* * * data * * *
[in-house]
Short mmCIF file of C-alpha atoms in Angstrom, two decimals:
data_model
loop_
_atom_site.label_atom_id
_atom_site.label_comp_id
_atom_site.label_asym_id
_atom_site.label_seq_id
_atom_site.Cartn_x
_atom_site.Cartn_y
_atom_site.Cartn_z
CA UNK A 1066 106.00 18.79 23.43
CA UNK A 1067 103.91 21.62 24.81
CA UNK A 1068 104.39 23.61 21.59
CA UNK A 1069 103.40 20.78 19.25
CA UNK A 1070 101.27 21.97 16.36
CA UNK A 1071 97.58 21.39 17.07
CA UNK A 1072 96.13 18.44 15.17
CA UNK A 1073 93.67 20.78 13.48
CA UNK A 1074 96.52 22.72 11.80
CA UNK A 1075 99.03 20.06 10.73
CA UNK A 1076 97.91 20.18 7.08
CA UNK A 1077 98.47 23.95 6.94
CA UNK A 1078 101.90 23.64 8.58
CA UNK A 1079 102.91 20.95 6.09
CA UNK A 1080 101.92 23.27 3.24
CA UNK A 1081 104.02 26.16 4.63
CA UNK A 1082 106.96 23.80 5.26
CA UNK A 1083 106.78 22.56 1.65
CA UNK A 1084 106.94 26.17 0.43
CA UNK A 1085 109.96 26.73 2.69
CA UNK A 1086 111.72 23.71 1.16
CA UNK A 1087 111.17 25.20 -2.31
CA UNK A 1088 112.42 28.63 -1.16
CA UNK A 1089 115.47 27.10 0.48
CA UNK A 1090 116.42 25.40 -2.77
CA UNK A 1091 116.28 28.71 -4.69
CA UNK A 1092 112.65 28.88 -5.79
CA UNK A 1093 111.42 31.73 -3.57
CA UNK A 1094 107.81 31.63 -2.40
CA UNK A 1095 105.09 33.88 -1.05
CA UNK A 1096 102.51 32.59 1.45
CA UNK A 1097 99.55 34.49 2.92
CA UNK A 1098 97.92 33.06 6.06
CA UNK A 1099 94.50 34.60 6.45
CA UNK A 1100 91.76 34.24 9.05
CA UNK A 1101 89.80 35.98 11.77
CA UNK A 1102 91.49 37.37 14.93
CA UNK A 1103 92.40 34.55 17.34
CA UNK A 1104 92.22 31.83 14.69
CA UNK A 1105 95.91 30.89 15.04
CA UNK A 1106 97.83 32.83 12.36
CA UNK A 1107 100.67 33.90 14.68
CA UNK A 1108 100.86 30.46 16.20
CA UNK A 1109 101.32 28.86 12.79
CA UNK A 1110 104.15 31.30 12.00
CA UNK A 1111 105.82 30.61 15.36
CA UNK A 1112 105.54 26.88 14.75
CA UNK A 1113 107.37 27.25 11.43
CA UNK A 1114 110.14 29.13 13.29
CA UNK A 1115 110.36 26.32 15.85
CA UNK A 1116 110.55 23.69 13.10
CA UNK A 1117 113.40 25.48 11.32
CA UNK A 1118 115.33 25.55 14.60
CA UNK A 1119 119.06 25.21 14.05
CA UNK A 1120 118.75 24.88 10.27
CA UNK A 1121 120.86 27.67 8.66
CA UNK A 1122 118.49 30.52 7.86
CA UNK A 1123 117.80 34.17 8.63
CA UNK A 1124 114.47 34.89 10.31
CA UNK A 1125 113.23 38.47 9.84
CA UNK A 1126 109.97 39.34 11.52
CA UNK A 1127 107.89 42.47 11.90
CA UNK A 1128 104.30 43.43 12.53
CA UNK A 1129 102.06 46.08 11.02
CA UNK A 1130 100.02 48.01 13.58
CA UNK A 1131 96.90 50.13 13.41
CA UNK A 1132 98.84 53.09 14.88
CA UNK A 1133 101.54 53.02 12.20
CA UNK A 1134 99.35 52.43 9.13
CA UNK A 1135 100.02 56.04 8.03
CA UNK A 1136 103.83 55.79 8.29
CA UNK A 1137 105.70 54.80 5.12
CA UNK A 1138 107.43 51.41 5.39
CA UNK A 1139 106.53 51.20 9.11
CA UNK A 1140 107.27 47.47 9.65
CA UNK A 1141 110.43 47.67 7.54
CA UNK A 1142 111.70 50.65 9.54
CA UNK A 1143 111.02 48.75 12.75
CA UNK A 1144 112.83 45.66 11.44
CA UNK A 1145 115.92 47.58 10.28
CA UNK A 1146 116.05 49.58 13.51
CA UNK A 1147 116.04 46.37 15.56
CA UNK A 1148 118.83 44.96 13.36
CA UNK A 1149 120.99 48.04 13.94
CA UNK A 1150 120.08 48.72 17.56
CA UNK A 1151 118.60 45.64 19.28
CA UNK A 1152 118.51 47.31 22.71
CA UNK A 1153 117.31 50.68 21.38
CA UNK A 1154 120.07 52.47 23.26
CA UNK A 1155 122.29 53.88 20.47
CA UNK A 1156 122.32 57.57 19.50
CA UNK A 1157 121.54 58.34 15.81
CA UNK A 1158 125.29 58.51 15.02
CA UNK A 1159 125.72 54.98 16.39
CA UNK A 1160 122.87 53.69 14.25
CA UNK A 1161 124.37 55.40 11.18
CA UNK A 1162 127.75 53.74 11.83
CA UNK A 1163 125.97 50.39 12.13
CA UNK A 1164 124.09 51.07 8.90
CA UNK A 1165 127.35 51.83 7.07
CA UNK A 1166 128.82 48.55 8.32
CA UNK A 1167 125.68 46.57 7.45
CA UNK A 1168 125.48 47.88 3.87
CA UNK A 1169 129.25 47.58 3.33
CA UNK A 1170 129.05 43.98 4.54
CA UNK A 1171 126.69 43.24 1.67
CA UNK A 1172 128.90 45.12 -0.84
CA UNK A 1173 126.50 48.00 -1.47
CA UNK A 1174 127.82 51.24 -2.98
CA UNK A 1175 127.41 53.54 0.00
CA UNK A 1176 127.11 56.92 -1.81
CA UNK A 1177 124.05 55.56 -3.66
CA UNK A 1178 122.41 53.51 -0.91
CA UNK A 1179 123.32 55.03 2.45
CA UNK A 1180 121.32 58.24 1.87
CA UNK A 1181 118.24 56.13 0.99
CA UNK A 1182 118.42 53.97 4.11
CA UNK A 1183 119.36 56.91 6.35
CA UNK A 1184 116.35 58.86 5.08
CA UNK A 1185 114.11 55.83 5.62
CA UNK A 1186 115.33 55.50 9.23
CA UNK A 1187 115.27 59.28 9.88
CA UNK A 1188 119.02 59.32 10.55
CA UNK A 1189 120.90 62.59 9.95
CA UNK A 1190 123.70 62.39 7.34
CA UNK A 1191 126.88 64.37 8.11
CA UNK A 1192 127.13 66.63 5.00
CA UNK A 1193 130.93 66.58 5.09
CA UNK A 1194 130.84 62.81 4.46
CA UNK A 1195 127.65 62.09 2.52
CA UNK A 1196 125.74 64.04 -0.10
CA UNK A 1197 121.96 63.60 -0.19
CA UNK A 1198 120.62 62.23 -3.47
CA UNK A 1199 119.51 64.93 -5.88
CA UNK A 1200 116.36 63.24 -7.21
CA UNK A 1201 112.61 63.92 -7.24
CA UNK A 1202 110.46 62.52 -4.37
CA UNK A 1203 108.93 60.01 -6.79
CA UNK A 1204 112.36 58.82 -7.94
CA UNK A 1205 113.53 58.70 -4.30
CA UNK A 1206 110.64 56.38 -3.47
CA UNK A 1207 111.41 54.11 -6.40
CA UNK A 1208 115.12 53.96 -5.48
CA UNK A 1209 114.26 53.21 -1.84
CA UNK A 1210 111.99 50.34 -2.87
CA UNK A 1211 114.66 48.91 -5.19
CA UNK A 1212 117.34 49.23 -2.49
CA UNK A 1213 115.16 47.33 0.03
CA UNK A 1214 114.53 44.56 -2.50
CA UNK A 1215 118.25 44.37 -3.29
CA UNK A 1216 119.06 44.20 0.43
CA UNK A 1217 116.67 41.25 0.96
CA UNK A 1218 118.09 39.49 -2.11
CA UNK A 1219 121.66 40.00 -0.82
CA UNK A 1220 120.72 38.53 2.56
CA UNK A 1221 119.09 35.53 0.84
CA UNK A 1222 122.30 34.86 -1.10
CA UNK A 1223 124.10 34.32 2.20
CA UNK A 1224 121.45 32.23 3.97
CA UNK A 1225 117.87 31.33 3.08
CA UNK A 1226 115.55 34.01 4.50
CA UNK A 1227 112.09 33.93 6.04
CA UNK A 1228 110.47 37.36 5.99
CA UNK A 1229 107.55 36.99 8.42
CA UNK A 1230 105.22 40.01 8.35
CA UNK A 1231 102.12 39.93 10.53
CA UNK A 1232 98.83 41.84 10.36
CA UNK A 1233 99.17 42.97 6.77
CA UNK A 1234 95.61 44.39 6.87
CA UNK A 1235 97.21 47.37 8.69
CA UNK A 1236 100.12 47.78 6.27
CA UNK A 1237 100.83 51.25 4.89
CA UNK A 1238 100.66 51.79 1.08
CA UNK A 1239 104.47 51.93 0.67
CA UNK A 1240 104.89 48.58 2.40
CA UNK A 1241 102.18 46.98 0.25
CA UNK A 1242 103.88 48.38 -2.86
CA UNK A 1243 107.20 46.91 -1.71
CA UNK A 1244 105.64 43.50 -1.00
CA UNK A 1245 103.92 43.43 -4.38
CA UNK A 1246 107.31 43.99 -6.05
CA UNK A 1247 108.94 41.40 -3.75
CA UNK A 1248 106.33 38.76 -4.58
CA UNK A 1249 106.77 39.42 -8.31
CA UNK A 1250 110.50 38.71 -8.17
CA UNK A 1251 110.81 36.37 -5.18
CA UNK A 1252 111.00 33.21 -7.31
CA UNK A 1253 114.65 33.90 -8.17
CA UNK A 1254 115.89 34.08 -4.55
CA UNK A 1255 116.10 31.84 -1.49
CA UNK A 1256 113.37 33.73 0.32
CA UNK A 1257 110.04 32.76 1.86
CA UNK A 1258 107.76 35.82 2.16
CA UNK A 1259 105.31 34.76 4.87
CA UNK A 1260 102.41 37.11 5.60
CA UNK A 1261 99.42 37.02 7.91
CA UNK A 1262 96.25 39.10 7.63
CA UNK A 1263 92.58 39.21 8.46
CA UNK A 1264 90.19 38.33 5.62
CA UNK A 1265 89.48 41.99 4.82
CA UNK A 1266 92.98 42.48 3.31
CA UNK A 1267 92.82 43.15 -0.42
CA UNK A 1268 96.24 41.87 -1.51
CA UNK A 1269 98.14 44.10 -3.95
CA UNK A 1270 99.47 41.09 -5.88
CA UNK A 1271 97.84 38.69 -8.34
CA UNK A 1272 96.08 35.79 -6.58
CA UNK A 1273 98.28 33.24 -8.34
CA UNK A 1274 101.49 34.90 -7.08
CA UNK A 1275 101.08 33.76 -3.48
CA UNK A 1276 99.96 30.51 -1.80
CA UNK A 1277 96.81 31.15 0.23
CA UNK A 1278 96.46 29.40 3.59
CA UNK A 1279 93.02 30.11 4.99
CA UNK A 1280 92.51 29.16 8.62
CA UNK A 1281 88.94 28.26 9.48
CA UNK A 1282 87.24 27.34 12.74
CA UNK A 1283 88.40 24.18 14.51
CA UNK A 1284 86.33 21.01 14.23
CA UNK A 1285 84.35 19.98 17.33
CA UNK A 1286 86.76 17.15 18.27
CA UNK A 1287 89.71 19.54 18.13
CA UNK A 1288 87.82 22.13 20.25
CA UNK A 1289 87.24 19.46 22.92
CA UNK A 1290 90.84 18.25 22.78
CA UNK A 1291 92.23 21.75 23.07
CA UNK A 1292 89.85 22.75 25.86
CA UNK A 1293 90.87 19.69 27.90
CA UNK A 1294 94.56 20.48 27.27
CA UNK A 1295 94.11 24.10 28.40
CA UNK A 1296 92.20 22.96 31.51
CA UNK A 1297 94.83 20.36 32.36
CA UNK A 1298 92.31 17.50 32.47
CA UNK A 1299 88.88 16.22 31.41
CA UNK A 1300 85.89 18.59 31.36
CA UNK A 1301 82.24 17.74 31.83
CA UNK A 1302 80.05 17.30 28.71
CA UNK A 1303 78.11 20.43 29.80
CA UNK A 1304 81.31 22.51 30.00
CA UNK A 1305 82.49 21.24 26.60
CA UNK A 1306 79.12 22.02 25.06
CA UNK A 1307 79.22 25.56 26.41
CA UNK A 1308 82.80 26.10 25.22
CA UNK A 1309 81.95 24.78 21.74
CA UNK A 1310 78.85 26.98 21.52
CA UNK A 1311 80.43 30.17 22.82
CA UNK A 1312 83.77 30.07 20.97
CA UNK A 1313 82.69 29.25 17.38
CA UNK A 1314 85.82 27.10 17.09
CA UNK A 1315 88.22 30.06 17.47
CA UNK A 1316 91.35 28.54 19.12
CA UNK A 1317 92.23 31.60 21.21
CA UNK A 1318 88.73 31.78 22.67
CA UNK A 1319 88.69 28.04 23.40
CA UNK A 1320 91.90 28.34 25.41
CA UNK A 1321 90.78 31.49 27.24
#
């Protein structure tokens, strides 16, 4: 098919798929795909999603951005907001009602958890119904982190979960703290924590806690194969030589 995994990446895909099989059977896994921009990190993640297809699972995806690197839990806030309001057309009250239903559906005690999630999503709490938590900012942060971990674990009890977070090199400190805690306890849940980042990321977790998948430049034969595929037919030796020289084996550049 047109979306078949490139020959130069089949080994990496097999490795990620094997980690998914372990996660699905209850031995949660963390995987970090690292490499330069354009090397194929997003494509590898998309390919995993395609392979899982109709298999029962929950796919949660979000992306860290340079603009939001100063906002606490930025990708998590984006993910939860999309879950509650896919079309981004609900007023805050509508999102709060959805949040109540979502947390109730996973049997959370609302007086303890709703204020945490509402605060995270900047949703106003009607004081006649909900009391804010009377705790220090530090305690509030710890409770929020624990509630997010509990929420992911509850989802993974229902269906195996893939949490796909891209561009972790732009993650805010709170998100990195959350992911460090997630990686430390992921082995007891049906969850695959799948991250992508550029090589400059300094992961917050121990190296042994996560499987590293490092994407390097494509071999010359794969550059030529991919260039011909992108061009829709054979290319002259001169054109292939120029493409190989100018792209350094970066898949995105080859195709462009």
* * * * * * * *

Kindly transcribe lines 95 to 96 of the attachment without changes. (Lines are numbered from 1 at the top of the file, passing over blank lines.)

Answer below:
CA UNK A 1149 120.99 48.04 13.94
CA UNK A 1150 120.08 48.72 17.56